The NTE Centenary has provided us with a rare opportunity to look back and appreciate the early roots of a business still going strong well over 100 years later. There is a spirit of determination in those early pioneers that has shaped the values of NTE, which is still very much alive in the company today. The drive to shift and adapt, continually improve and become more efficient while never compromising on the quality shines through in NTE today.
The Boer War had fractured but not killed the budding wattle industry through the last decade of the 19th Century. Once peace was restored, Sutton focused his attention on the plantations once again, rising to prominence by presiding over the Pietermaritzburg Agricultural Society from 1905-1907, then an institution of some influence in the capital.
In his final year as president, Sir George founded the Natal Wattle Bark Union, with a stated goal of exploring the marketing opportunities for bark abroad. It was this vision that sowed the seed for NTE’s establishment some 13 years hence.
By this stage, Sir George’s earlier publication of a pamphlet called ‘Wattle Bark: A Paying Industry in Natal ‘ had become something of a cult classic in the
area, and it had increased the numbers of growers significantly for miles around. Initially, exports of the chopped bark made it to London on very little profit. But as the demand rose, so negotiation of cheaper space and shipping partnerships emerged, and with it the profits grew. It was about this time however that the world was cast into the turmoil of the Great War.
Demand for South African goods rose sharply, and while the need for tannins for military gear did too, the premium on shipping space meant that the traditional method of sending sacks of tightly packed chopped bark was no longer viable. It was this shift that fomented the need to find black wattle extracts, and experiments began in earnest.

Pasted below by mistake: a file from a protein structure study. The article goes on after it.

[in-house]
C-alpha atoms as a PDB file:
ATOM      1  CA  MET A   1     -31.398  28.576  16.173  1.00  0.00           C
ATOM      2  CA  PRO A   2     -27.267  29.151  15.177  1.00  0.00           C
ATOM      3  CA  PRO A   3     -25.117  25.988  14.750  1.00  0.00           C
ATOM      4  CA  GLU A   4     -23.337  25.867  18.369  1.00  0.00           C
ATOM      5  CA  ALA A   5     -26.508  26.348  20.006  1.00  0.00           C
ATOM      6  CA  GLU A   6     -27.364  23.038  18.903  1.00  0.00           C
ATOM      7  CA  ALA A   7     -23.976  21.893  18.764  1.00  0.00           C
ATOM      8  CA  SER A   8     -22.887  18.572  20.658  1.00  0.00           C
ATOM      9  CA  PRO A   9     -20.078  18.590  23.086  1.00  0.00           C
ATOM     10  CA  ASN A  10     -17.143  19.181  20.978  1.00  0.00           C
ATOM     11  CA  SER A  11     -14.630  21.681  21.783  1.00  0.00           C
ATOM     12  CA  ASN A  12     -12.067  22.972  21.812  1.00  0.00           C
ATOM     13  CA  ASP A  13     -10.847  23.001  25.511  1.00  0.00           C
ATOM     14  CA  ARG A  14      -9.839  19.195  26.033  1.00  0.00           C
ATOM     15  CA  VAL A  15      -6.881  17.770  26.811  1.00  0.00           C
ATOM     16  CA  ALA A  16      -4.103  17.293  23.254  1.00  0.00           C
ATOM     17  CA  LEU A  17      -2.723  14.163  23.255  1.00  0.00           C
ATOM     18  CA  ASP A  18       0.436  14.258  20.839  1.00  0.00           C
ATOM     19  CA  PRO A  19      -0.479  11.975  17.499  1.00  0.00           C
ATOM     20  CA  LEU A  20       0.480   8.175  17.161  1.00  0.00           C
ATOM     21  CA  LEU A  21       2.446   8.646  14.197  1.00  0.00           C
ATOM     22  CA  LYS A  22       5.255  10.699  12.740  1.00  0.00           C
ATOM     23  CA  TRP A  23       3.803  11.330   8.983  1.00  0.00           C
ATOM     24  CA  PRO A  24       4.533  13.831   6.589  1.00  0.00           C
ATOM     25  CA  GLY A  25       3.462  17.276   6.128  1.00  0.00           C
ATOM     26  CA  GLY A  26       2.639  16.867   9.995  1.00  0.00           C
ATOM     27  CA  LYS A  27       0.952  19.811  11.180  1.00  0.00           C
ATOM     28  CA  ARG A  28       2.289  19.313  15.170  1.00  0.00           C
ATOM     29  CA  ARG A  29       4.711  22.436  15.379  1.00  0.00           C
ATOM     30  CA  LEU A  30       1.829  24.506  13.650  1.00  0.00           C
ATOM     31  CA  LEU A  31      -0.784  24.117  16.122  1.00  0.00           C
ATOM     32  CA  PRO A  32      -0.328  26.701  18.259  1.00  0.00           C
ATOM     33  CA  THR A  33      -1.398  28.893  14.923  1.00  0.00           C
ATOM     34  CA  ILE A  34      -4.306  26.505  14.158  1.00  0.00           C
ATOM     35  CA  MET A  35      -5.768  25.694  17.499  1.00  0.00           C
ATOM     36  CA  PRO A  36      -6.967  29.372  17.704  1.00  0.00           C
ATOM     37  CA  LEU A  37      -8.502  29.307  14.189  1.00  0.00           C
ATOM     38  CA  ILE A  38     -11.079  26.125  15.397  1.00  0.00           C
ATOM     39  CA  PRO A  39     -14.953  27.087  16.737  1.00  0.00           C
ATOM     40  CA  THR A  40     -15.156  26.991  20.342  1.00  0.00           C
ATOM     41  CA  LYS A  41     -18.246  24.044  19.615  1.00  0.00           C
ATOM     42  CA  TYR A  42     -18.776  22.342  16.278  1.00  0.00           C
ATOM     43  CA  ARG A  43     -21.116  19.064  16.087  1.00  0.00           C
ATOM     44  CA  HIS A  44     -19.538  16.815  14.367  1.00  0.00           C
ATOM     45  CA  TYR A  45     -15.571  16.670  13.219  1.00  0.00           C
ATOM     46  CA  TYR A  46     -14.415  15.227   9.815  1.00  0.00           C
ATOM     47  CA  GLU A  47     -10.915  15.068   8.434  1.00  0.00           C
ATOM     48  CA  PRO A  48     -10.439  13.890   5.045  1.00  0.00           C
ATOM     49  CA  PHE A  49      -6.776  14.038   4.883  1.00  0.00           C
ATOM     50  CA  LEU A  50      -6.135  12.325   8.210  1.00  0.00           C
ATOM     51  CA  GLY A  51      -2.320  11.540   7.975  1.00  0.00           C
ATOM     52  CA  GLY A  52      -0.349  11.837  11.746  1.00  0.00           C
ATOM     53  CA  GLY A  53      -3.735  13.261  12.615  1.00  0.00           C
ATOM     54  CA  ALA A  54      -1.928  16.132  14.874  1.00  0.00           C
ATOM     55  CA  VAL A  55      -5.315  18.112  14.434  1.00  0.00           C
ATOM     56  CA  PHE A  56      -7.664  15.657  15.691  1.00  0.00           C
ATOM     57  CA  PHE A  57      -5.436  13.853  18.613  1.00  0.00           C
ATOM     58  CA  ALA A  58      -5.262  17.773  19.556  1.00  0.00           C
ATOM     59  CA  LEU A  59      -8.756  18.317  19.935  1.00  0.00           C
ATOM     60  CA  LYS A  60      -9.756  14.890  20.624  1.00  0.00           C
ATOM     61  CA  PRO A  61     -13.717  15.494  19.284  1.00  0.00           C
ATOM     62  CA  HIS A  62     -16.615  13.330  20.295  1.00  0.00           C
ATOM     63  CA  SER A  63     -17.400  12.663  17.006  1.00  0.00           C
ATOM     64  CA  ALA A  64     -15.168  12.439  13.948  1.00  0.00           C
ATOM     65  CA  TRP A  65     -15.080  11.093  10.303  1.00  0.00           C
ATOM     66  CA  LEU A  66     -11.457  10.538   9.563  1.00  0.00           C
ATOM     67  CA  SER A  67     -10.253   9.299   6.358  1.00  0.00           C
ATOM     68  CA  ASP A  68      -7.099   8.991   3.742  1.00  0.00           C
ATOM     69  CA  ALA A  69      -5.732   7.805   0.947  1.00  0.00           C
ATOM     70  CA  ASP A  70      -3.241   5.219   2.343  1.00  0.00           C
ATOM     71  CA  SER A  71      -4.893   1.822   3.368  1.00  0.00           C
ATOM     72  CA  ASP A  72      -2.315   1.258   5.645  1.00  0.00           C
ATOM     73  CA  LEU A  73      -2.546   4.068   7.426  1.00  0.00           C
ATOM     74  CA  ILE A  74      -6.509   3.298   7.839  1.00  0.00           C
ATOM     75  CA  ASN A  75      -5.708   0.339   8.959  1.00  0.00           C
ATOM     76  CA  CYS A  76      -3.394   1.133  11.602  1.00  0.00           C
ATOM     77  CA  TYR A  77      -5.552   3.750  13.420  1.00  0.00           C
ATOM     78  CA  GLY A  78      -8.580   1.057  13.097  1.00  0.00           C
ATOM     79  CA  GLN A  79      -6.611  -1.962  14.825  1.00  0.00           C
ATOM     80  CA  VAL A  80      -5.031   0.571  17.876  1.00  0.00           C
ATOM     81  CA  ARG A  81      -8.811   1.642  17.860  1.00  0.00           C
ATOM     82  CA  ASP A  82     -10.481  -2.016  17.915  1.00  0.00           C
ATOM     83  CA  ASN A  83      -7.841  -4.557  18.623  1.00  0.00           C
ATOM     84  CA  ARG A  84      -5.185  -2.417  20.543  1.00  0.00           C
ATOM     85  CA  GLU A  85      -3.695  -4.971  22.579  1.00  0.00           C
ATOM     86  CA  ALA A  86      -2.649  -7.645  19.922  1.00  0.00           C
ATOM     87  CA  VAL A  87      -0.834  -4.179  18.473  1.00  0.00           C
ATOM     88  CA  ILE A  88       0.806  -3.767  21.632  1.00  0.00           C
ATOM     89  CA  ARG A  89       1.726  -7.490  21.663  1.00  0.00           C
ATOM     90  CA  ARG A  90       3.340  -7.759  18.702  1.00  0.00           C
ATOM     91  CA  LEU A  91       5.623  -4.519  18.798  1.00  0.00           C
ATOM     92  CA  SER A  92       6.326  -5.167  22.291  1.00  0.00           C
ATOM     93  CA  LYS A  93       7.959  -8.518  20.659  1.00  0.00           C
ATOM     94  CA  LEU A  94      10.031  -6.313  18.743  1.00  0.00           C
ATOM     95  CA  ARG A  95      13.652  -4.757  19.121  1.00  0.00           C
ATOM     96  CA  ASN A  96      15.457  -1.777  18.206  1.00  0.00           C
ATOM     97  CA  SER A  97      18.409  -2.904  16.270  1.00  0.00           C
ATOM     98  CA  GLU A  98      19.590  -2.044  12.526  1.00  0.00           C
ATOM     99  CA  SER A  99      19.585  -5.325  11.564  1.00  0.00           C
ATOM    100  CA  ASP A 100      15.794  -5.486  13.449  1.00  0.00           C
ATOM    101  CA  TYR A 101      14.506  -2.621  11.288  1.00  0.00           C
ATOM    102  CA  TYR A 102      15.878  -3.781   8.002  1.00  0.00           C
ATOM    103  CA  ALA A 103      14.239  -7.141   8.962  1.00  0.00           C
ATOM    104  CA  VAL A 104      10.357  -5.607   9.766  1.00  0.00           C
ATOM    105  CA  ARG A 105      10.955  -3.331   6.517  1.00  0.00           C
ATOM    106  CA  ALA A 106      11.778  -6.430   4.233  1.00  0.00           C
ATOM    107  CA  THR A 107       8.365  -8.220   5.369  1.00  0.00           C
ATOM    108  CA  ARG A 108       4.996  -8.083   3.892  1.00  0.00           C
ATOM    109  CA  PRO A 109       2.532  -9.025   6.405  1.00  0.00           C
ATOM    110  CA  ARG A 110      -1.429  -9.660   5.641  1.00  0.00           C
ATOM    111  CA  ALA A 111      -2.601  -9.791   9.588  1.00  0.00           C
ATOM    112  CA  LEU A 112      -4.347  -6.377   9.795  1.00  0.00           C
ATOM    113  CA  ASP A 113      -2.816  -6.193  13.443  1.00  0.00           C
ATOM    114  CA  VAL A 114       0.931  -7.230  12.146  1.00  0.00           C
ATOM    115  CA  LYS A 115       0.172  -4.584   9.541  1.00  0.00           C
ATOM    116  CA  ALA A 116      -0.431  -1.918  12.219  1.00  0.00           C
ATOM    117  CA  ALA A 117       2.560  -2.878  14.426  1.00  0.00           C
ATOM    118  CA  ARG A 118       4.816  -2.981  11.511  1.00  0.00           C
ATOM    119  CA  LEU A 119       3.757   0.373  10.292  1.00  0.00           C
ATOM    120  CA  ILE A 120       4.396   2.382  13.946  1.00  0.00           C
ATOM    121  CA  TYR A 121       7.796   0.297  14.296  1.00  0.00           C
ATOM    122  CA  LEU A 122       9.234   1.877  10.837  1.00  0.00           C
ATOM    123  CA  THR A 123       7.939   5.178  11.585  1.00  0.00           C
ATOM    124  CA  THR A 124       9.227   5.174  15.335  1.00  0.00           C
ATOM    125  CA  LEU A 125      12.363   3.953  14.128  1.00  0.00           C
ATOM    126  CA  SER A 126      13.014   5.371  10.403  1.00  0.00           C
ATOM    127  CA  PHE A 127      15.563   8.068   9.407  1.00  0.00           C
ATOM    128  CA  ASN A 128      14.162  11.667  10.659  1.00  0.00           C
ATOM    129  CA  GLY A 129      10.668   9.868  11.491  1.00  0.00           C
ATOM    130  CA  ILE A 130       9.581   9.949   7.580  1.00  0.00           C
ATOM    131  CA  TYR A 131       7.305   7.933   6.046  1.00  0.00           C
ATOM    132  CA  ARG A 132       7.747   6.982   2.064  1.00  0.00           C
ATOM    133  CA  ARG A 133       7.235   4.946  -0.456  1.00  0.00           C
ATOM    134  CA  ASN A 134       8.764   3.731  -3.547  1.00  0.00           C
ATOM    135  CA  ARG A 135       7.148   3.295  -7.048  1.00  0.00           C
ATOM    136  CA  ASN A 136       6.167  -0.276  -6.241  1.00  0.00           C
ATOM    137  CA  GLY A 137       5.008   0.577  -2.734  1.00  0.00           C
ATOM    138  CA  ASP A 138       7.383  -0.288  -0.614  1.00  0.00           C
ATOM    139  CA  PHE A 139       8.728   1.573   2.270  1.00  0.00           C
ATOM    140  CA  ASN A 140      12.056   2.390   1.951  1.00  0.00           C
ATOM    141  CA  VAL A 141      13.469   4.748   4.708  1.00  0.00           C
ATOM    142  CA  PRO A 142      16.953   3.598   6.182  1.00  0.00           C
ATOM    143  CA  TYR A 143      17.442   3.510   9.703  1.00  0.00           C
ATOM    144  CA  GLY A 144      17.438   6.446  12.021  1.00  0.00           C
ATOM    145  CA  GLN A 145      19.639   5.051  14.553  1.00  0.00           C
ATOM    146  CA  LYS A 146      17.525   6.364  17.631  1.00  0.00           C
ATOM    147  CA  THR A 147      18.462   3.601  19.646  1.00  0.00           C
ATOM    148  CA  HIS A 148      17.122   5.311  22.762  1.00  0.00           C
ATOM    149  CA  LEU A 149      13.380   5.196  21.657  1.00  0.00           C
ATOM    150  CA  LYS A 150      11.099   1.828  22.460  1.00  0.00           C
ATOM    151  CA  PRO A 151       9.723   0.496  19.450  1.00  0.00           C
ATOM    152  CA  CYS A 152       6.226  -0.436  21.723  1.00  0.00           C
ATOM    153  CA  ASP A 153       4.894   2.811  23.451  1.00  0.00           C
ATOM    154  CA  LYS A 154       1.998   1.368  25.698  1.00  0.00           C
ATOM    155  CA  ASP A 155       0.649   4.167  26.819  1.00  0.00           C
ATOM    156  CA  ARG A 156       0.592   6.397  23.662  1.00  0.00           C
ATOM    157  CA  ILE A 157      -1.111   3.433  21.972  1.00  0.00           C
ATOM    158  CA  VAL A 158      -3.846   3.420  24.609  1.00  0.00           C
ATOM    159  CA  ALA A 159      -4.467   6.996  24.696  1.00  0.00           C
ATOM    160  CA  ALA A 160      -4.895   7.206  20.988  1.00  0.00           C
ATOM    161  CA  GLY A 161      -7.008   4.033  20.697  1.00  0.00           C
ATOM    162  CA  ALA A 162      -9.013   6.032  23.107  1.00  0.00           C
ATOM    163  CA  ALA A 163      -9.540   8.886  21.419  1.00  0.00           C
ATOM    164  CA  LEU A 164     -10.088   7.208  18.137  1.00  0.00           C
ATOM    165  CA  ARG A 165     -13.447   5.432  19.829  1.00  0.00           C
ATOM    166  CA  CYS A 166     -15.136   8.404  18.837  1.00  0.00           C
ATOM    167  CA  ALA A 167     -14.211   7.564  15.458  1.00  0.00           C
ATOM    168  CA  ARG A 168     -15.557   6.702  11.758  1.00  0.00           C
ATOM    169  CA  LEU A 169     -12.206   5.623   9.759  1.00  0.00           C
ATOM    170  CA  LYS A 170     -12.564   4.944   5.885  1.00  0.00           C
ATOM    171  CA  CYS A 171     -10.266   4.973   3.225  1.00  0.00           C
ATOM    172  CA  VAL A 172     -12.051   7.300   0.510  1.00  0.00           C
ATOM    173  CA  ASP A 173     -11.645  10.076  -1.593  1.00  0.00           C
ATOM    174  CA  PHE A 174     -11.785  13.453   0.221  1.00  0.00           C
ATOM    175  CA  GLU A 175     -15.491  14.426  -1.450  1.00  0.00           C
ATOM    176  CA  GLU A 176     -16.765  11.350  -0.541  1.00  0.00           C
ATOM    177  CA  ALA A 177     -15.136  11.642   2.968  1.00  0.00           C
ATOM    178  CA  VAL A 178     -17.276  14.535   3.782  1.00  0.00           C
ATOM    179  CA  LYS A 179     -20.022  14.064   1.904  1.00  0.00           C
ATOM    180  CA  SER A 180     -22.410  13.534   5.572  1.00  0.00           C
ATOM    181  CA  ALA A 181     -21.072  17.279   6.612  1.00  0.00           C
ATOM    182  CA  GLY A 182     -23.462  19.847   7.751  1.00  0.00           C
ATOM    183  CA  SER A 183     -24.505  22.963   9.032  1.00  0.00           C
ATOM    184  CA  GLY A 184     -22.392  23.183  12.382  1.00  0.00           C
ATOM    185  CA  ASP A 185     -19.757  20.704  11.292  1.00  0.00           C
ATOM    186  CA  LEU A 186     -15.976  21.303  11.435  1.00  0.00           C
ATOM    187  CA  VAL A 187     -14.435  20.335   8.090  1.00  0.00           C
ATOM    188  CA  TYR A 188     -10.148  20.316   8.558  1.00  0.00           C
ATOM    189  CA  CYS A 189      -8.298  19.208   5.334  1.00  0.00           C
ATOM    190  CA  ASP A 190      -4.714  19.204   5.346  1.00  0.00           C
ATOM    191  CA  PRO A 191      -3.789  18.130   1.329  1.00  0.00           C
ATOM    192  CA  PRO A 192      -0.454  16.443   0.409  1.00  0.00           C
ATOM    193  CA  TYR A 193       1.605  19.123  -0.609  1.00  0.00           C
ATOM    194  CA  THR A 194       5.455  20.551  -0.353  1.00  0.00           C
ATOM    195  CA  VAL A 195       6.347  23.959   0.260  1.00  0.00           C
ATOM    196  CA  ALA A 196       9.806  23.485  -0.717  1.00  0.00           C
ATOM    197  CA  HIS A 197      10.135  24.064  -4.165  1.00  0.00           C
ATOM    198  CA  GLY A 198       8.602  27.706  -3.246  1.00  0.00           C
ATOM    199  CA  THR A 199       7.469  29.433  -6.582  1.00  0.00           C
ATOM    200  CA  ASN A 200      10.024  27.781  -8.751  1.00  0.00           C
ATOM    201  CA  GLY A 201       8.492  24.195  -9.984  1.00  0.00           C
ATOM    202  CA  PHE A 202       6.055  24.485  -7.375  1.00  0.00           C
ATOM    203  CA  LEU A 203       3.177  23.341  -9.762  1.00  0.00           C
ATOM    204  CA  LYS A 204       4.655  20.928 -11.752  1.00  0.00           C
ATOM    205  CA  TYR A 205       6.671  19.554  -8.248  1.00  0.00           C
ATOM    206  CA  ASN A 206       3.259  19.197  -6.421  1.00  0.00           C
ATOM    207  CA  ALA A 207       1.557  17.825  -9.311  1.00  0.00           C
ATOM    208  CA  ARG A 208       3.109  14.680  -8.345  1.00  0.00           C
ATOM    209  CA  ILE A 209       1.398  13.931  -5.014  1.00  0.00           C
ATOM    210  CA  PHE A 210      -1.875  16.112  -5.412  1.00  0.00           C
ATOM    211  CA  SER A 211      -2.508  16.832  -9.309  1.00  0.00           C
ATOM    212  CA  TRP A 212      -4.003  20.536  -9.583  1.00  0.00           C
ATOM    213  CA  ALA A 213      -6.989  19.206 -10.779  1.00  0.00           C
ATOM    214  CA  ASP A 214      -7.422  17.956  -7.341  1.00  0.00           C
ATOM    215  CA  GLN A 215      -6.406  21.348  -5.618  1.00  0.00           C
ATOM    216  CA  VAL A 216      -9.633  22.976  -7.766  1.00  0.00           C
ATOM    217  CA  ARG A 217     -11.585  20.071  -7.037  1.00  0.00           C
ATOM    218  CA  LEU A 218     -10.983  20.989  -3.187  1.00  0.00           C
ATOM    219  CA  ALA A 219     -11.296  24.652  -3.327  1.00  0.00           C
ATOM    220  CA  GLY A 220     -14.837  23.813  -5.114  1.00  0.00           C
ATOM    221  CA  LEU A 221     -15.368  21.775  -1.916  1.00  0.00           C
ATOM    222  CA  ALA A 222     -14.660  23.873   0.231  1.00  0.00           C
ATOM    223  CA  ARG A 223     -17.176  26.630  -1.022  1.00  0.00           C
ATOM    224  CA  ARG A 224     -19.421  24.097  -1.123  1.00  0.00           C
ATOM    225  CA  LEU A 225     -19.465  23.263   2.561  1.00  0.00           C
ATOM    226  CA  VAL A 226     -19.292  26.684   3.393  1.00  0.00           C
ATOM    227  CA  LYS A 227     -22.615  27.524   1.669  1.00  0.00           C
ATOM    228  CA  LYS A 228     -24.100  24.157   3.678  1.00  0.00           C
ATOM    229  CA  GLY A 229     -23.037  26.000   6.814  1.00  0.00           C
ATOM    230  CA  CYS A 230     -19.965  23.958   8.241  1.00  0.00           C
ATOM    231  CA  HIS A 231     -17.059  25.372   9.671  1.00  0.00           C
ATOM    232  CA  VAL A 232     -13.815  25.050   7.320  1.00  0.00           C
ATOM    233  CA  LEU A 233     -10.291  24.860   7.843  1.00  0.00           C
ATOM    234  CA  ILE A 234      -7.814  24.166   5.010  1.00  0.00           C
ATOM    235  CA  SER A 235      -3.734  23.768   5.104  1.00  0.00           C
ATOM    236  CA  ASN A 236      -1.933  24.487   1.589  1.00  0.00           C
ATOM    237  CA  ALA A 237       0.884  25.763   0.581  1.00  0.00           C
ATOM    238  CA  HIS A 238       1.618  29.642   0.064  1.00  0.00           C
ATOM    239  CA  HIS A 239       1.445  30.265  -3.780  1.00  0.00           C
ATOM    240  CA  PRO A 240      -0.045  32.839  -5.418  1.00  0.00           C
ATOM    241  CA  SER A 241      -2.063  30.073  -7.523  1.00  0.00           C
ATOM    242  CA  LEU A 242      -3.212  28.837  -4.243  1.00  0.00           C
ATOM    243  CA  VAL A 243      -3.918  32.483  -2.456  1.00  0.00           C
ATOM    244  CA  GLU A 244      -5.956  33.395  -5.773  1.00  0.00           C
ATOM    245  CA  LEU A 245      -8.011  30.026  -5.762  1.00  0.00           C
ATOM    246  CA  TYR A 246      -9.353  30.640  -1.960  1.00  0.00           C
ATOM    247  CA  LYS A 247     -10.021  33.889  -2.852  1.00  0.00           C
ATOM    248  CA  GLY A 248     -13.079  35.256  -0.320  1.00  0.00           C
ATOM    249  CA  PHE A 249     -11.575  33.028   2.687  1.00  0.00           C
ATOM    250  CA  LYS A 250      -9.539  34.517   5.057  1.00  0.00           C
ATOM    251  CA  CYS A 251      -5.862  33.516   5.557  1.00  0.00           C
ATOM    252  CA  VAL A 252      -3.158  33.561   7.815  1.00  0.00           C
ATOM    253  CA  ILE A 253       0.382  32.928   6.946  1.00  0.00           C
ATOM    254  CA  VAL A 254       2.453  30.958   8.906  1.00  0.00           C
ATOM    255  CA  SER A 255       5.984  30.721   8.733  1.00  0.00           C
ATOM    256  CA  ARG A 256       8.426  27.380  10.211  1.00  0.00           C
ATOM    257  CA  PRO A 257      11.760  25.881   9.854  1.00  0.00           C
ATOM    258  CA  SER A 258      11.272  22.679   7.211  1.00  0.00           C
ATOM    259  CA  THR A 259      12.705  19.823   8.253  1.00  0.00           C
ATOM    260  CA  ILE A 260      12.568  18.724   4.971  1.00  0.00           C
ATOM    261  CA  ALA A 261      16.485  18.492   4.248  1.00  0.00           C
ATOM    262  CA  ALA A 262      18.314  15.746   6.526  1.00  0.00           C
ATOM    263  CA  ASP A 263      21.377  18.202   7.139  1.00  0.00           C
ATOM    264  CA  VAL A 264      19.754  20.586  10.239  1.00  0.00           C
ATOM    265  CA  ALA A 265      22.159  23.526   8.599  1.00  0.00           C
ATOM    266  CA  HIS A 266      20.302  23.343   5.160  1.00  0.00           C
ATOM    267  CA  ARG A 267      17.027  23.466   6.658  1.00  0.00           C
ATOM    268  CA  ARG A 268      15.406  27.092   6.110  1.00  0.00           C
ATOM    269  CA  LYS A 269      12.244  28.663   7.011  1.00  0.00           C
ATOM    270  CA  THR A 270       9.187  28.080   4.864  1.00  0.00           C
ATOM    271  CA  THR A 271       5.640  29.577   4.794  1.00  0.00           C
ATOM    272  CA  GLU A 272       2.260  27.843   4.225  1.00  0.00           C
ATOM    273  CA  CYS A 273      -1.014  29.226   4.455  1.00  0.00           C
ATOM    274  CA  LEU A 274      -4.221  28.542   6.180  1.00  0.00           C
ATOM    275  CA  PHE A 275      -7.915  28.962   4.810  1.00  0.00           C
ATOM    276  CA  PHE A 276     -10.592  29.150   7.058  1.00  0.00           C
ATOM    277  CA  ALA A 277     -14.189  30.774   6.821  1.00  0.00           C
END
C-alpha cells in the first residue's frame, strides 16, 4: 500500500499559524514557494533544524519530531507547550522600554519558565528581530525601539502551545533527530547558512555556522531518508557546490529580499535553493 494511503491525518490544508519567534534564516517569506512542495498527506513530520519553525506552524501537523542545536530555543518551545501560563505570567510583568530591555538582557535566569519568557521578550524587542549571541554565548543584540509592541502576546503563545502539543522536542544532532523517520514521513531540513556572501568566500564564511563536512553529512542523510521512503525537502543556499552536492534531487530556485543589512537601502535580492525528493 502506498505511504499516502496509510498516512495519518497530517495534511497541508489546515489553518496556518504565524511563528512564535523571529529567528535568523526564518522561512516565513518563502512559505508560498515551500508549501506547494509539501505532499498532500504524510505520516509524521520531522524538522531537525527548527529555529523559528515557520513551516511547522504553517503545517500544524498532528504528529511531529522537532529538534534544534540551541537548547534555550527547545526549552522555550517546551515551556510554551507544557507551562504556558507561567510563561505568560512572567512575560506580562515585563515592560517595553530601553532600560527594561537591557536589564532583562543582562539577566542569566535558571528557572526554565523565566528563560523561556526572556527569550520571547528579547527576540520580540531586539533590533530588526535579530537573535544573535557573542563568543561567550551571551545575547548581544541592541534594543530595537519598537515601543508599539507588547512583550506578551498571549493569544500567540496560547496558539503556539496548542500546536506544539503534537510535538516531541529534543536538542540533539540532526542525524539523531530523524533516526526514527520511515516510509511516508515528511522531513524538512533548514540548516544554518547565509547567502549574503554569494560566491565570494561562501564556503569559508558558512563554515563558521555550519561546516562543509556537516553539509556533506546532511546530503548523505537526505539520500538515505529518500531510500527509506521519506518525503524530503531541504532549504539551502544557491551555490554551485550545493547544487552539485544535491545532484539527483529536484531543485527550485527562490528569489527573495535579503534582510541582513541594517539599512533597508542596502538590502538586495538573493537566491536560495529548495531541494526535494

The breakthrough is credited to a partnership in Johannesburg between a Mr Bilbrough and a Mr Frew, who moistened the wattle bark with alcohol and warm water and then pressed it between high pressure bronze rollers. The process extracted virtually all the tannins from the bark and could then be solidified through a process of reduction into the product still marketed today as NTE Mimosa Solid. A patent for the process was issued in April 1914 and production began in earnest a year later. It was predicted at the time that the new extraction process would revolutionise the export of wattle extract and that prediction still rings true today.
Following the end of the Great War, the world economy fell into depression, and the wattle industry again faced tough times. Trade between Natal and London slowed, and the local industry consolidated under the stewardship of three partners: Owen Walters, Thackery James Allison and Arthur Horace Himes.
On 13 September 1915, the Natal Tanning Extract partnership was incorporated and a factory erected in Pietermaritzburg to produce the solid mimosa product. By the end of 1915, the first fruits of their success were in evidence. Supplying both local tanneries and global trade in wattle extract, records from the time show that 439 tonnes of solid mimosa was exported by year ending February 1916. Several new enterprises enterered the market during the time,
but tough conditions saw few succeed. New capital was required for expansion, so Mr Allison approached the other major player in the sector, the Forestal Land, Timber & Railway Company, with an offer of collaboration.